KUALA LUMPUR: The Home Ministry has denied allegations that Israeli agents had “infiltrated” Bukit Aman's communication and server system, the Parliament heard.
Deputy Home Minister Datuk Mohd Azis Jamman (pic) said that in 2012, the ministry had appointed a Singapore-based company to maintain and train its staff for the system.
“The engineer is an Israeli national and is an expert on the system which was (acquired) by the police in 2012.
“He is not an agent as alleged, but an engineering expert sent by the company to install the system.
“And of course, we have our representatives when the setup was done,” he said in reply to a supplementary question from Ahmad Marzuk Shaary (PAS-Pengkalan Chepa) during Question Time in Parliament on Wednesday (April 10).
Ahmad Marzuk had asked the Home Ministry to explain allegations by Port Dickson MP Datuk Seri Anwar Ibrahim, who claimed that Israeli agents had infiltrated Bukit Aman following an upgrade of its communication system.
To another question, Mohd Azis said Malaysia does not recognise Israel as a country, and that travel to or from Israel was not permitted.
“The only permission given for entrance is when Israel participates in a conference organised by international bodies, (taking into consideration) Israel's membership in those bodies and people-to-people ties where an Israeli national working for a multinational company in Malaysia is allowed to attend meetings, training and working visits under said company,” he said.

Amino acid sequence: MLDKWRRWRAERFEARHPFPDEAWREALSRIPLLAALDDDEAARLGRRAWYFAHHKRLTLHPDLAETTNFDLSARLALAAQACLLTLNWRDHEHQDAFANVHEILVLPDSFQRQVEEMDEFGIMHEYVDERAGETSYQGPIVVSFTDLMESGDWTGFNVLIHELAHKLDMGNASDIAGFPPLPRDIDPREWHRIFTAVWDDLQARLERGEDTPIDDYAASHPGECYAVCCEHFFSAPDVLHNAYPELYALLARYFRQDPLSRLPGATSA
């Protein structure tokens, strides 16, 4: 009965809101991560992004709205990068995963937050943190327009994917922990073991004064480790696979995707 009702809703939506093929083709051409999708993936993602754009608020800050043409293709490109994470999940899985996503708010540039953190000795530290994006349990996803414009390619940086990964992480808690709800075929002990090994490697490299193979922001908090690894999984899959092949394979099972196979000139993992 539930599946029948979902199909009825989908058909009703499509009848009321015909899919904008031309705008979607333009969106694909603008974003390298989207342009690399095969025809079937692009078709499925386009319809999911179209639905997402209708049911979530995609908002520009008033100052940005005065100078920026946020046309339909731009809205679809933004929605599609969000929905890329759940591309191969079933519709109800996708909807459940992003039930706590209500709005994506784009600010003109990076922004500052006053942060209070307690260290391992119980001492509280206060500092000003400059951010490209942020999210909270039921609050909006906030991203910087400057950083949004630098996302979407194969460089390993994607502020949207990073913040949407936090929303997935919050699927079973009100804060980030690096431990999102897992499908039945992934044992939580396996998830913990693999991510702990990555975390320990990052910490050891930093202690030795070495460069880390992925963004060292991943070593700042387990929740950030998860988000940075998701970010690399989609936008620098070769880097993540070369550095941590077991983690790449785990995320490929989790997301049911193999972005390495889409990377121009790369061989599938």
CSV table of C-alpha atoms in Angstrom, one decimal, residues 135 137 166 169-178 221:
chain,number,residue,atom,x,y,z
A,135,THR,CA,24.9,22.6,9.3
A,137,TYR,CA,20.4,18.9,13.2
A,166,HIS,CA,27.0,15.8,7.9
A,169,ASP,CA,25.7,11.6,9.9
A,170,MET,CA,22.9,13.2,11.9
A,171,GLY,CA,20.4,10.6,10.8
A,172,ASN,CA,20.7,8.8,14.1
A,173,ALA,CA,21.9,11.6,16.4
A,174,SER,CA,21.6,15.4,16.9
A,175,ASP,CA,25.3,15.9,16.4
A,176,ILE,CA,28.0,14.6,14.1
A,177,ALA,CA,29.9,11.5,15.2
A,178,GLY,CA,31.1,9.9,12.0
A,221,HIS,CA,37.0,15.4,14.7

Based on the Home Ministry's records, a total of 105 Israeli nationals have been allowed to enter Malaysia from 2016 until March this year, he said.
“In 2016, a total of 33 Israelis were given permission to enter for business purposes under multinational companies (MNCs) to attend meetings and training for local workers involving microchip engineering.
“In 2017, a total of 35 Israeli nationals were allowed to enter Malaysia for business dealings of MNCs, while 17 were given the green light to attend international conferences, meetings and programmes.
“Last year, a total of 34 Israeli nationals were allowed in for business purposes while another two individuals had attended an international conference.
“This year, only three Israeli nationals were allowed to enter due to current business dealings and there will be no permission allowed for any Israeli to attend international conferences or programmes.
“This is in line with the new policy of the government to not allow representatives from Israel enter Malaysia to attend such conferences, meetings and programmes organised by international bodies,” said Mohd Azis.
For religious visits to Jerusalem, the Home Ministry gave approval to a total of 7,870 Malaysians from 2016 until this year, he added.
“Of that total, some 2,000 people were approved in 2016, 2,186 approved in 2017, 3,183 in 2018 and 501 people this year based on our records as of March this year,” he added.